Over its almost 13 years of operation, sci-ci MMO EVE Online has gained a largely undeserved reputation for antisocial behaviour. EVE is built on the fundamental principle that players can do whatever they like within the bounds of the game world, which naturally allows more antisocial behaviour to surface but also leads to the creation of incredibly close-knit communities. When the cost of betraying someone’s trust in-game can be the fate of an empire, that trust is much harder earned and a lot more meaningful than in a typical MMO. EVE‘s gameplay makes co-operation with others almost a mandatory requirement to succeed in many areas of the game, and the bonds forged in common struggle are enduring.
At no time are we reminded more of this than during the annual EVE Online Fanfest, when thousands of players from around the world gather on a frozen rock in the arctic circle to meet in real life the players they rely on each day in-game. It’s here we see most clearly that the rare but terrible low points in EVE‘s community history when players have stepped over the line into real life harassment are counter-balanced by hundreds of thousands of friendly and decent pilots. Many welcome new players with open arms and the patience of saints, and some make their marks in the real world through incredible schemes like the PLEX for GOOD donation drives for natural disaster relief, the Broadcast for Reps suicide prevention initiative, and the Care 4 Kids campaign.
I sat down during EVE Fanfest 2016 for a brief chat with EVE universe community manager Paul “CCP Falcon” Elsy to talk about organising Fanfest, managing the EVE community, and how CCP responds to online harassment both inside and outside EVE.
MassivelyOP: For people who don’t know, can you tell us a bit about your role as EVE Universe Community Manager?
Paul “CCP Falcon” Elsy: I’ve been with CCP Games four years now, just about, I celebrate my fourth anniversary in the Fall. As EVE Universe community manager I basically people and project manage the community team across EVE, Valkyrie, DUST 514 and Gunjack. So I have 8 guys and girls on my team, and the vast majority are based in Reykjavik but there’s one guy in Shanghai, and our newest addition to the team is Stevie Ward who is in Newcastle. She used to be with EVE TV and we had a few really good candidates but in the end she was just the perfect choice for the job.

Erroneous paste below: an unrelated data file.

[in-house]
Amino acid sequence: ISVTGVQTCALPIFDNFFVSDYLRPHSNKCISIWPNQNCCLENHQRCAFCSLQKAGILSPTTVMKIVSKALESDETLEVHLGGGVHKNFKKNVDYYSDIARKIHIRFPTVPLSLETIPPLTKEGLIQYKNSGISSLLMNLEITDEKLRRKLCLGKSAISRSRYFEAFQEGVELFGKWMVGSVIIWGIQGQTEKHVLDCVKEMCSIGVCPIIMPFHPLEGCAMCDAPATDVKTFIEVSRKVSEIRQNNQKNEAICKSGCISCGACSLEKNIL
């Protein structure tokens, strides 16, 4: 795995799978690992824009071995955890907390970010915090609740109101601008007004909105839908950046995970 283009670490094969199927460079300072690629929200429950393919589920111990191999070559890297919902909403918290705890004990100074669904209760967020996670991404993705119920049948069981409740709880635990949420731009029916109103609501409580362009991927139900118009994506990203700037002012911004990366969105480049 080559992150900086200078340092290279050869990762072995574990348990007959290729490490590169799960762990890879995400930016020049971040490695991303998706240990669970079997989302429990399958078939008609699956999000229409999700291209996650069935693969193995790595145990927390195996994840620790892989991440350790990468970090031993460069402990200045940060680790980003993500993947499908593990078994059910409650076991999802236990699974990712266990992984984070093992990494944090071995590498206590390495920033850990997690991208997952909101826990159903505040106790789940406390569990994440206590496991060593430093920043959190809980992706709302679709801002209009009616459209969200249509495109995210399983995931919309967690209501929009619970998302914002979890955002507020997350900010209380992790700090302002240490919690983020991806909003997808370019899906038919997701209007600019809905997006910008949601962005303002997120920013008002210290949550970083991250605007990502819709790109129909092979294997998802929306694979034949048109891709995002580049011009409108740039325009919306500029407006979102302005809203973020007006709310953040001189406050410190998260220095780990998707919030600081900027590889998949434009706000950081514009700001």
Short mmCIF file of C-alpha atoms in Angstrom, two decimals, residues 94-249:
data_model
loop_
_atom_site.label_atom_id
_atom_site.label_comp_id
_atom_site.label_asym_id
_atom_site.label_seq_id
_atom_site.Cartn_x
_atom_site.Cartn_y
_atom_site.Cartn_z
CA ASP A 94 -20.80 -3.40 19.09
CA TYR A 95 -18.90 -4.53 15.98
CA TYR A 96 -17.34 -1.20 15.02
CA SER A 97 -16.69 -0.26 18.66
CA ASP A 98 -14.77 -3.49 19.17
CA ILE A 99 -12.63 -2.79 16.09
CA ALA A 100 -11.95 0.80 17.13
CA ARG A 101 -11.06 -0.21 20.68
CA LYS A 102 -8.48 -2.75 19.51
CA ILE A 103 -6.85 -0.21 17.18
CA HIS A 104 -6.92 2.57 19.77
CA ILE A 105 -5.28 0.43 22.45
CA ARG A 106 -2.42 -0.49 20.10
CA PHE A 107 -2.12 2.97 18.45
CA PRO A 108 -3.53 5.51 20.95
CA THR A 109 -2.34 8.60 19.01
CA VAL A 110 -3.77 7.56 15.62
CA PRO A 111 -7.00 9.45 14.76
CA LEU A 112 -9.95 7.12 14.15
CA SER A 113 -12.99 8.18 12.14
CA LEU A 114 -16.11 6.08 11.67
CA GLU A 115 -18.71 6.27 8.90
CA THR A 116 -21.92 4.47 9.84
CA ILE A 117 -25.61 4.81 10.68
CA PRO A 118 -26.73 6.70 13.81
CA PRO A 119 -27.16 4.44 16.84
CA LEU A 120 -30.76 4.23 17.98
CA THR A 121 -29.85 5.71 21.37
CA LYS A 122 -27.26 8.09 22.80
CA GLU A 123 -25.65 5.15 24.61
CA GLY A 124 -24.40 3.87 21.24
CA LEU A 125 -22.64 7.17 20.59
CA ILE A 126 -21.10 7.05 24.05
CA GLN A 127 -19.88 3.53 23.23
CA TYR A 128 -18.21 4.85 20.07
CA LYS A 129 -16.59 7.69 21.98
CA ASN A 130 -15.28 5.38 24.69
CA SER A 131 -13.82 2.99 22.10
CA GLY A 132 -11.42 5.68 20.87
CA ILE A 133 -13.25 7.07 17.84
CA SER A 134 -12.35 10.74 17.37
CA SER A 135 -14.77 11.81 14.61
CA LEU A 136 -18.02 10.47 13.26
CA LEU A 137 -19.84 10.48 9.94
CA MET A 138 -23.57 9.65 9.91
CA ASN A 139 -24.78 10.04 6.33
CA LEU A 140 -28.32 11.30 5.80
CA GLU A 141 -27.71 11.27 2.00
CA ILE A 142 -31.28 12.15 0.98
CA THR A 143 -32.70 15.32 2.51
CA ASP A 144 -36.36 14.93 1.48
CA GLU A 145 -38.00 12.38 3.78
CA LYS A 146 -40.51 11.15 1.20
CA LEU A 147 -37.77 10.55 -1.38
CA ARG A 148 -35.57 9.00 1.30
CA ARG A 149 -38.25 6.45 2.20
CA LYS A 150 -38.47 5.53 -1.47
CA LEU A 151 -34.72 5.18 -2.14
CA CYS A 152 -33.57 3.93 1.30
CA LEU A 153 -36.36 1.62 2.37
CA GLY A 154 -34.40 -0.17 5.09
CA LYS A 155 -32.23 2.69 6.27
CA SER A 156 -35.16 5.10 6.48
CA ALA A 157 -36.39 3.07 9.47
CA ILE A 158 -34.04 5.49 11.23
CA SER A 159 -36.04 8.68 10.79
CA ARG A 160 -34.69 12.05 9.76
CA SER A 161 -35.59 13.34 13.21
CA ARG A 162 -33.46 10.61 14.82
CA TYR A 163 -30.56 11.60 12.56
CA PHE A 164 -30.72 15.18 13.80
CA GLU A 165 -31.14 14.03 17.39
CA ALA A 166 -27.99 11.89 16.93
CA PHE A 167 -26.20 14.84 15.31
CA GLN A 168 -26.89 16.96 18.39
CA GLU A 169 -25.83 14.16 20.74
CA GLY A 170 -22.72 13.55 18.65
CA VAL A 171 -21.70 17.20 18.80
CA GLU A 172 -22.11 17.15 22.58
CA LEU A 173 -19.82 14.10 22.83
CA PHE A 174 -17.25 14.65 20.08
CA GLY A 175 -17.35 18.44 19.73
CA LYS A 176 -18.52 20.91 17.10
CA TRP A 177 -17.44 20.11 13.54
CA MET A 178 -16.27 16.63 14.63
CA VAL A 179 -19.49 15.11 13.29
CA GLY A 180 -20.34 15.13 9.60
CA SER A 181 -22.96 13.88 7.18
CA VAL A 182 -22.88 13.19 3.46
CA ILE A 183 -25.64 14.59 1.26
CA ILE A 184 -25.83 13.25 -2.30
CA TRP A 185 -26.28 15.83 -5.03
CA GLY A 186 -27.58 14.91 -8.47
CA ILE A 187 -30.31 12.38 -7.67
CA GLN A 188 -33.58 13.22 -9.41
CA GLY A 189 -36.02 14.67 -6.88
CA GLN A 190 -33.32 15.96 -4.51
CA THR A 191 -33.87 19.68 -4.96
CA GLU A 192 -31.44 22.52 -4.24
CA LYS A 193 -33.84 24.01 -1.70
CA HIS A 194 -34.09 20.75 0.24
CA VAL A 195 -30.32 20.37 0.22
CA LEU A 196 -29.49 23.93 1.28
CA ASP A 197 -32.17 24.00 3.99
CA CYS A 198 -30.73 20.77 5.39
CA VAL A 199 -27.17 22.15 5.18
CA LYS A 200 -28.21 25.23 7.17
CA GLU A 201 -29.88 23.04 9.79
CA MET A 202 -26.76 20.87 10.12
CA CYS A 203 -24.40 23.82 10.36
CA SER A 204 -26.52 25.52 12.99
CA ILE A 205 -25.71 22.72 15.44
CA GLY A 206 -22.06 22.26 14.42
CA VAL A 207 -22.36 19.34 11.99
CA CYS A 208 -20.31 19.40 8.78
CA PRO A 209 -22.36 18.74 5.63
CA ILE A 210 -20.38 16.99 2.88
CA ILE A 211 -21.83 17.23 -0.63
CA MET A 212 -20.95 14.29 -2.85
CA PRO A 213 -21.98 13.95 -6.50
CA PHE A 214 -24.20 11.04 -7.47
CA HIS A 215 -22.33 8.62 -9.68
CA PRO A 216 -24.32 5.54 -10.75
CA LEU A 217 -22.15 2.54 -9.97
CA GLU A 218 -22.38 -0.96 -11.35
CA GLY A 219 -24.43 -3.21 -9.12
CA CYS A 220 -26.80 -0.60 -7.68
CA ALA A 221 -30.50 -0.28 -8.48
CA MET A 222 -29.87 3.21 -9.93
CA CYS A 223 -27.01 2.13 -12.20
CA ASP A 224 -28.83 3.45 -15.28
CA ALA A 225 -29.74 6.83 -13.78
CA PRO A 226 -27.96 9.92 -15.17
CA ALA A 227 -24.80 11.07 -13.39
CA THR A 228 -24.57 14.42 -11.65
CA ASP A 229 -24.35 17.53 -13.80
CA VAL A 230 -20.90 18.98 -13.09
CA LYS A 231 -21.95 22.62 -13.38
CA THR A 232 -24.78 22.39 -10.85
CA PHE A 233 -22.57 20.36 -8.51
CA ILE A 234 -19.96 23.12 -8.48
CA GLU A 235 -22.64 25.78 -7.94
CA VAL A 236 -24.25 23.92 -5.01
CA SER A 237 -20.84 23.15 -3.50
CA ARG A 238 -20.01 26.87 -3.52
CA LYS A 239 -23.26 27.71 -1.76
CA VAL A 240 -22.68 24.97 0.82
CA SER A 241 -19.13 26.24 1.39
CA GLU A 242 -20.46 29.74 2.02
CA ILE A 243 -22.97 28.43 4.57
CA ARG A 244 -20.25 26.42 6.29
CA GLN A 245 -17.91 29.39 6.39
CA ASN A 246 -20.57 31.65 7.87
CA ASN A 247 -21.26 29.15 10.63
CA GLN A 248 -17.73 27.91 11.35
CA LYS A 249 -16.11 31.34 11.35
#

On top of that, I also people-manage the localisation team at CCP, and I also work for IP development so I’m writing a book right now — The book that was talked about in the EVE keynote, Frigates of EVE, so myself and Torfi Frans are working on this along with Will Burns the artist. On top of that we also have CCP Affinity and CCP Delegate Zero also contributing from our backstory team, so it’s the three of us who work on it. Yeah, so it’s a busy life!
Speaking of events, so you were just mentioning before that this is the first Fanfest that you’ve been the co-ordinator of. How has it been?
It’s been great, the tech team here at Harpa are amazing and they’re so quick to get things done. It’s kind of a split role, organising Fanfest, we have CCP Curtis who takes care of all the build management type things, all of the contracts, the very thorough business side of things and all of the technical stuff. For me as Programme Director, I deal with all the content, so all the presentations, roundtables, panels, making sure all the presenters have all the technical requirements in the rooms like number of microphones and seats for each panel, that sort of thing.
I consider myself less program director and more Fanfest dogsbody, because I’m just like running around with USB sticks like crazy trying to get things organised. But it’s been fantastic, really busy in the run-up but once the three days actually arrived it’s gone super smoothly and that’s in big part to the preparedness of the guys who have been presenting plus the team at Harpa have been amazing.
With this being so close to the Citadel release, has that messed with anything?
Oh god, yes. It’s been really busy and we’ve shifted everything around sort of internally so that the release is already ready and it’s a case of going into the office on Monday and publishing our patch notes and the last bit of messaging for it, and taking a bit of a breather before Wednesday rolls around and we have to deploy it. I’m super excited for citadel, I hope it’s going to be amazing.
One thing I’m really looking forward to is seeing if a citadel is placed in the correct position and grows to be a big enough Trade hub that it competes with Jita, Rens, Amarr and Dodixie. That would be phenomenal to see an actual kind of player Tortuga in EVE that was just a big freeport where everyone could go. I think if I was a player that’s what I’d be aiming for.
CCP describes itself as the caretaker of EVE and has a largely hands-off approach to players, but then you also need to cover the in-game events because that’s the big draw. Does that cause any conflicts?
Yeah, I mean sometimes. The thing that we try to do is we try to kind of step back and take n objective look. For instance, we actually started using our Updates website to cover player events and we put the first page up for the war that’s going on right now. What we tried to do was balance the content so that we had news articles from both sides, a couple of propaganda videos from both sides, the Verite sovereignty map and a couple of screenshots from each side showing off fleets and stuff. We try to stay as balanced as possible, but of course metagaming is a very powerful thing in EVE.
Sometimes you don’t know if what you’re seeing is really the truth or the result of a co-ordinated campaign of propaganda?